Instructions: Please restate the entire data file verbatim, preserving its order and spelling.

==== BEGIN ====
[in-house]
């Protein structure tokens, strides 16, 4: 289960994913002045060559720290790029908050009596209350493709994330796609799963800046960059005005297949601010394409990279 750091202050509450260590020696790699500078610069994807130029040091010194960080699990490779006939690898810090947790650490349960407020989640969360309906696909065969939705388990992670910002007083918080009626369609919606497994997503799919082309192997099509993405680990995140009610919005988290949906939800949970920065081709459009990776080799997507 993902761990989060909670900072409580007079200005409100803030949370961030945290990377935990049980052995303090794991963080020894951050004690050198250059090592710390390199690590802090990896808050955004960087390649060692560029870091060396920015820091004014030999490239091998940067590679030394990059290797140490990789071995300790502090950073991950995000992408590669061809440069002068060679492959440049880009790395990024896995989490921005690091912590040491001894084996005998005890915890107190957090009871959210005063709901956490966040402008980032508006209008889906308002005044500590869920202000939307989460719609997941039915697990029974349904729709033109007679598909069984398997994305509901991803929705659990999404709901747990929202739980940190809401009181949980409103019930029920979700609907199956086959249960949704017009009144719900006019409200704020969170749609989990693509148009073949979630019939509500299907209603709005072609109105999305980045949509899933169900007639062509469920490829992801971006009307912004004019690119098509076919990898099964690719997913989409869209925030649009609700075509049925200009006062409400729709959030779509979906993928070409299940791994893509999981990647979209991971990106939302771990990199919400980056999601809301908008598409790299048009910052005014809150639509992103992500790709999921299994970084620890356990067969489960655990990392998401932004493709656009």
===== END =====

[in-house]
């Protein structure tokens, strides 16, 4: 289960994913002045060559720290790029908050009596209350493709994330796609799963800046960059005005297949601010394409990279 750091202050509450260590020696790699500078610069994807130029040091010194960080699990490779006939690898810090947790650490349960407020989640969360309906696909065969939705388990992670910002007083918080009626369609919606497994997503799919082309192997099509993405680990995140009610919005988290949906939800949970920065081709459009990776080799997507 993902761990989060909670900072409580007079200005409100803030949370961030945290990377935990049980052995303090794991963080020894951050004690050198250059090592710390390199690590802090990896808050955004960087390649060692560029870091060396920015820091004014030999490239091998940067590679030394990059290797140490990789071995300790502090950073991950995000992408590669061809440069002068060679492959440049880009790395990024896995989490921005690091912590040491001894084996005998005890915890107190957090009871959210005063709901956490966040402008980032508006209008889906308002005044500590869920202000939307989460719609997941039915697990029974349904729709033109007679598909069984398997994305509901991803929705659990999404709901747990929202739980940190809401009181949980409103019930029920979700609907199956086959249960949704017009009144719900006019409200704020969170749609989990693509148009073949979630019939509500299907209603709005072609109105999305980045949509899933169900007639062509469920490829992801971006009307912004004019690119098509076919990898099964690719997913989409869209925030649009609700075509049925200009006062409400729709959030779509979906993928070409299940791994893509999981990647979209991971990106939302771990990199919400980056999601809301908008598409790299048009910052005014809150639509992103992500790709999921299994970084620890356990067969489960655990990392998401932004493709656009």